WALTHAM, Mass.—In late January, Thermo Electron announced that it would dramatically enhance its product portfolio by acquiring Kendro Laboratory Products, a division of SPX Corp. The acquisition will cost the multinational instrument market leader $833.5 million in cash, subject to a post-closing balance sheet adjustment. To finance a portion of the purchase price, Thermo received a commitment for a credit facility of $600 million.
Kendro designs and manufactures a variety of laboratory products for use in sample preparation, processing, and storage, including incubators and ovens, freezers and refrigerators, and centrifuges. It marketed these items to industrial, academic, and clinical facilities under brand names like Heraeus, Revco, and Sorvall. In 2004, Kendro was estimated to have sales of $365 million.
While Thermo also carries basic support instrumentation, such as water baths, centrifuges, and vacuum driers, the company has largely developed its reputation on the basis of its more complex analytical instrumentation, in-cluding a long line of hyphenated spectrometry equipment, as well as chromatography instruments and LIMS.
The acquisition is just the latest such move for Thermo, which in the last two years has purchased LIMS specialist InnaPhase and laboratory products provider Jouan. These moves, like this one, extended Thermo's market reach and may remind people of a similar extension and consolidation that Thermo Electron experienced a few years ago when it brought many subsidiaries under the Thermo Electron umbrella.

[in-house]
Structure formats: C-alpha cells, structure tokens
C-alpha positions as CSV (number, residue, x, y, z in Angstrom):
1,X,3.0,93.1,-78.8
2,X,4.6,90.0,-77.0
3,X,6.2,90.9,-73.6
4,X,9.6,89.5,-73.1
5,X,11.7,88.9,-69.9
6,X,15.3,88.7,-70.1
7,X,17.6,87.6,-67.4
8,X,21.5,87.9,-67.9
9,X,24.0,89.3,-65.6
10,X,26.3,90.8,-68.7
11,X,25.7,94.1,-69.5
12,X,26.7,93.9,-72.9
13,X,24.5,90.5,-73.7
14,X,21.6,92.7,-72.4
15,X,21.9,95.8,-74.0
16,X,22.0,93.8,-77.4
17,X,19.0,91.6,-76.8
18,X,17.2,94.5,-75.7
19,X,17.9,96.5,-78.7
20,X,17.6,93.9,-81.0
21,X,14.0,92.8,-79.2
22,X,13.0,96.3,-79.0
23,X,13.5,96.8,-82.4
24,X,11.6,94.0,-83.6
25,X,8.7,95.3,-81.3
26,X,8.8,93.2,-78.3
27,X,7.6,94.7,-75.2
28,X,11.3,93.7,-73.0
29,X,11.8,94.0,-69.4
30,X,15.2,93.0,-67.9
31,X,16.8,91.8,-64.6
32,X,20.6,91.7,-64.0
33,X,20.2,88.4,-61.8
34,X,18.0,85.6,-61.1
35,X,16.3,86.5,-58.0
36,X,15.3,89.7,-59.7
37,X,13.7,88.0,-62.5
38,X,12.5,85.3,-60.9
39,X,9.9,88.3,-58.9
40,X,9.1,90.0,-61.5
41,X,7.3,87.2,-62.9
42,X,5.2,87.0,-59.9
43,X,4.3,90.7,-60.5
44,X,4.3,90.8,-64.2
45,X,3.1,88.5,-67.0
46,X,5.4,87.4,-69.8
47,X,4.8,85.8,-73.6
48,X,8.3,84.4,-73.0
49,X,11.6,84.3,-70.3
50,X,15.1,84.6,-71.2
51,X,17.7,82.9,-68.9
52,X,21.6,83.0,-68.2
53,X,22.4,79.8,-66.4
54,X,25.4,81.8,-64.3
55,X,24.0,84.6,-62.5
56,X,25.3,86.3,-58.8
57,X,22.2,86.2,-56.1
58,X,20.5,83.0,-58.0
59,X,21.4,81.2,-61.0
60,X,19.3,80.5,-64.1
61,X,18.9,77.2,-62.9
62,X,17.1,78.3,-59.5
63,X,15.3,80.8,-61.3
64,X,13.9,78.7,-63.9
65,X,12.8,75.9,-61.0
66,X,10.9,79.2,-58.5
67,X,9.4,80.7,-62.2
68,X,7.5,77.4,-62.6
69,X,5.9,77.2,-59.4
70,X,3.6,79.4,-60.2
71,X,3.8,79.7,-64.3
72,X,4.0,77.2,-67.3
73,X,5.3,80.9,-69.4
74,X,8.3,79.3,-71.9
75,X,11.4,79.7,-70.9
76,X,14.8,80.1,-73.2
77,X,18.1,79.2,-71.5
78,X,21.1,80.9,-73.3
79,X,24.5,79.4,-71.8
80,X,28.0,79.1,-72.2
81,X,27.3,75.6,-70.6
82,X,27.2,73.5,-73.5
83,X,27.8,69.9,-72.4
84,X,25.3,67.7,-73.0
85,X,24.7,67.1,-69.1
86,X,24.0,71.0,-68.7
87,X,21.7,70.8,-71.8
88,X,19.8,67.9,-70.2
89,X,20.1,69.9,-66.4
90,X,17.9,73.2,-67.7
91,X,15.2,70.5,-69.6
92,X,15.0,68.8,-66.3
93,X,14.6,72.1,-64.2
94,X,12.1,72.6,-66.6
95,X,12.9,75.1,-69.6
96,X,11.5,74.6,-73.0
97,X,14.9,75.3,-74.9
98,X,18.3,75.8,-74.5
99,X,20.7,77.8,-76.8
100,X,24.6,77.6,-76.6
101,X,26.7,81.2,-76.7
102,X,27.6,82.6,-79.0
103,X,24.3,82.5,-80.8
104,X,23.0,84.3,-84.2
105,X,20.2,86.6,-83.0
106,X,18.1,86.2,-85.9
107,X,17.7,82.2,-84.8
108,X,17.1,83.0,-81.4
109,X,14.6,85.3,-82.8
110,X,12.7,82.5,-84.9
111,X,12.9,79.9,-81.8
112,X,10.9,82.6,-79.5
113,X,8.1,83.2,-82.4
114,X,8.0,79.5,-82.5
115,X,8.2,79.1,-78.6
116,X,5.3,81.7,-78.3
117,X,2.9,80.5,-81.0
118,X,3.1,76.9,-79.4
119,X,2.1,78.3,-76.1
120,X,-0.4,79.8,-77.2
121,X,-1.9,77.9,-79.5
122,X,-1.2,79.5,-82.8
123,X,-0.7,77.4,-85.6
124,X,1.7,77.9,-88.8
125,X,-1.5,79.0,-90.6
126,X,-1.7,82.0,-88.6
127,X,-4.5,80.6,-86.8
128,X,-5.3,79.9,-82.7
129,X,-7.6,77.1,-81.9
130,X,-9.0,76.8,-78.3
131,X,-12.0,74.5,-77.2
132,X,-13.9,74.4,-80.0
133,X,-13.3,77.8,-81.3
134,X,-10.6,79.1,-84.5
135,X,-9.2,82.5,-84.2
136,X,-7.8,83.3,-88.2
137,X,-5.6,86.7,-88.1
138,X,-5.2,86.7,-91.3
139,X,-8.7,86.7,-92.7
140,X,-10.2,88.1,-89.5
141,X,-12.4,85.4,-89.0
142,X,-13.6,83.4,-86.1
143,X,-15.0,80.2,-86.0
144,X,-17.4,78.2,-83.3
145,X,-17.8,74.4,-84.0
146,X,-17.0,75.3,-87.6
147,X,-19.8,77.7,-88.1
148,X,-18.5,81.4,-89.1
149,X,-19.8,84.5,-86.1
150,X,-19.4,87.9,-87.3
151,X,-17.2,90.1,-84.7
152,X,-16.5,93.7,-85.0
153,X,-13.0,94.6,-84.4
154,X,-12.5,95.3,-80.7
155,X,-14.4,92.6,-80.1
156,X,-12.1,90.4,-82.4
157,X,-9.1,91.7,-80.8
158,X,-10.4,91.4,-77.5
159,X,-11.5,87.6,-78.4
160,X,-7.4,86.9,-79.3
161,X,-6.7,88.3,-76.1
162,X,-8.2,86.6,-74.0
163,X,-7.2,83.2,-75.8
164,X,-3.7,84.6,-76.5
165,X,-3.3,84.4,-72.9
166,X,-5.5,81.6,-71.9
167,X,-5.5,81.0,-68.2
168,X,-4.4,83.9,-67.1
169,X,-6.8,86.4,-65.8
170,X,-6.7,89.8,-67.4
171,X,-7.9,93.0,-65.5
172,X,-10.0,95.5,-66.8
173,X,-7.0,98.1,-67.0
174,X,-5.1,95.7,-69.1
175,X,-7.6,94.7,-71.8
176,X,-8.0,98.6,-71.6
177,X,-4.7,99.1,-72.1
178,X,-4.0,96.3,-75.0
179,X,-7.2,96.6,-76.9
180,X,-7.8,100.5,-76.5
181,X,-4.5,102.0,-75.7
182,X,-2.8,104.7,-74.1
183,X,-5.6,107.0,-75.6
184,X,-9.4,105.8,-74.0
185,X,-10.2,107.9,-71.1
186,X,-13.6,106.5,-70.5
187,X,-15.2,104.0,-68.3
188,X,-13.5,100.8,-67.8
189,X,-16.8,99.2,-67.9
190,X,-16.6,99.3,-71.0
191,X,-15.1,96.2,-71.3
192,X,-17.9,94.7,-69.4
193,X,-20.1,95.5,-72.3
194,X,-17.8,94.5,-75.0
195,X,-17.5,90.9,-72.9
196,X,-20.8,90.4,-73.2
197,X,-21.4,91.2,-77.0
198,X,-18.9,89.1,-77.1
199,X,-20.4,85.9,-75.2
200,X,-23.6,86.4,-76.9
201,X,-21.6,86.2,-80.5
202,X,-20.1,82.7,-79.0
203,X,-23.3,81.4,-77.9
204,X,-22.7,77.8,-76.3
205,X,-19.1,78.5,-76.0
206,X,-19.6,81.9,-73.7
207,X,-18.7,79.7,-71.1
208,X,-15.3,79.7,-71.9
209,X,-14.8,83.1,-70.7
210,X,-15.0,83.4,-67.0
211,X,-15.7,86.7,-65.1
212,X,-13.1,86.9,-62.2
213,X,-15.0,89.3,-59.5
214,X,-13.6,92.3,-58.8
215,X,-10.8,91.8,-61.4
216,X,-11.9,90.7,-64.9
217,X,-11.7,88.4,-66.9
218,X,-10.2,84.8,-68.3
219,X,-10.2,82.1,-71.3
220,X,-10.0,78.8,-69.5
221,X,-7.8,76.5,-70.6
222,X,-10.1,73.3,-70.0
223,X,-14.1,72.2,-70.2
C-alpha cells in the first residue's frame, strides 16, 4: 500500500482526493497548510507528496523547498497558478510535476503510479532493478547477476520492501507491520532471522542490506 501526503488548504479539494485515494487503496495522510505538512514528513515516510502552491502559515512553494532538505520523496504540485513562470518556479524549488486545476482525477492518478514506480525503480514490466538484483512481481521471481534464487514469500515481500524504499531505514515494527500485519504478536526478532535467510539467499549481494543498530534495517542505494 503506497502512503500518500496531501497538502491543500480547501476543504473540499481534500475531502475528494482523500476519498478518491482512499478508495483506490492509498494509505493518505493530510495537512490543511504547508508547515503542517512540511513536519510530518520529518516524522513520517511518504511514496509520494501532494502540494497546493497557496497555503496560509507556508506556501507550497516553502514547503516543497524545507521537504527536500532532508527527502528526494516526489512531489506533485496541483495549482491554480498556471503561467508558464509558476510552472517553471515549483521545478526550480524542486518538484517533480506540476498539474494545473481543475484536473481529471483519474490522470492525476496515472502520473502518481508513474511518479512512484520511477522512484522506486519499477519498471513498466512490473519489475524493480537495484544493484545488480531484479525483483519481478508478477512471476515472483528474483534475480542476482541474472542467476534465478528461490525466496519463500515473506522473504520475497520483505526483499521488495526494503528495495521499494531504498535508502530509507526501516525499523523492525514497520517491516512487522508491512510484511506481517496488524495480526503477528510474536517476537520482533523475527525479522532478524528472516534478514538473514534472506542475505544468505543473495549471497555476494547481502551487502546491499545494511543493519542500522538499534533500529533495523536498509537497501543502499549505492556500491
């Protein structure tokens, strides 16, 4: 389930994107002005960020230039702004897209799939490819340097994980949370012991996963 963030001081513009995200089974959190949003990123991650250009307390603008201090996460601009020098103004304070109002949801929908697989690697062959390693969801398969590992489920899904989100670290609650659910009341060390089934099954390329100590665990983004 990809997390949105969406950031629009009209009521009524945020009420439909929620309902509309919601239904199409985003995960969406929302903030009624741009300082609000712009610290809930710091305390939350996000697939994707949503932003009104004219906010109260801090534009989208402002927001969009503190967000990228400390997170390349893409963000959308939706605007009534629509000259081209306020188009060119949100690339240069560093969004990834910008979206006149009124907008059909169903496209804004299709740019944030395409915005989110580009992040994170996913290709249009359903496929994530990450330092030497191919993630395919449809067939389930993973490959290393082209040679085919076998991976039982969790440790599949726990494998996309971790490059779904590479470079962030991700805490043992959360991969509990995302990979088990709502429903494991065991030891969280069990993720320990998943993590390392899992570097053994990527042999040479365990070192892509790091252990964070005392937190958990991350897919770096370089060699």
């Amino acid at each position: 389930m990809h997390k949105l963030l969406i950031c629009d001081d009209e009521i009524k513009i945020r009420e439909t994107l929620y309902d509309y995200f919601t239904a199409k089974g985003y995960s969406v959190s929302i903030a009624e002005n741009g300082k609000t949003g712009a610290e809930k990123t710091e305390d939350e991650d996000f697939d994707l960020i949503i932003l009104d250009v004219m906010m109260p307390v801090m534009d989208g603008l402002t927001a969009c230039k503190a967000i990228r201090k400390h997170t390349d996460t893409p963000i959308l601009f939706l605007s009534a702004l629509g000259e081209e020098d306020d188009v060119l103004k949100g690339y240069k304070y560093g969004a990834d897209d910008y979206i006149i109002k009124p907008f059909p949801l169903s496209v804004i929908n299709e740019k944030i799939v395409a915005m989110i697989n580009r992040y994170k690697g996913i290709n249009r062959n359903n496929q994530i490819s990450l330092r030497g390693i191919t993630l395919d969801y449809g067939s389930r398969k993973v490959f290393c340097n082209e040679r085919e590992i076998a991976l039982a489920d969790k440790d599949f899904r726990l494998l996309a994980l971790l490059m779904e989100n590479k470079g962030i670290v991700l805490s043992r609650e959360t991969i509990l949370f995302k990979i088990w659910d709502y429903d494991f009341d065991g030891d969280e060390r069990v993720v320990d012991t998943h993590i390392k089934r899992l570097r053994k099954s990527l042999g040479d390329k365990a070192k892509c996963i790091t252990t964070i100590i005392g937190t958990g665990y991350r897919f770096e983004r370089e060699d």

For SPX, the sale of Kendro is just one of several such divestitures—the latest being Edwards Systems Technology fire safety systems to General Electric and BOMAG compaction equipment to Fayat—as the company begins to take a "good strategic look" at every company in the SPX portfolio to see how it can make SPX stronger, improving profitability for shareholders and associates. While Kendro has generated substantial profits and cash flow for SPX, the company expects the sale will unlock additional value for SPX shareholders.
By early March, Thermo an-nounced that the Federal Trade Commission had granted early termination of the waiting period under the Hart-Scott-Rodino Antitrust Improvements Act of 1976. At press time, the closing of the transaction, however, remain-ed subject to other conditions and regulatory approvals which prevented officials from either Thermo or Kendro from commenting for this story.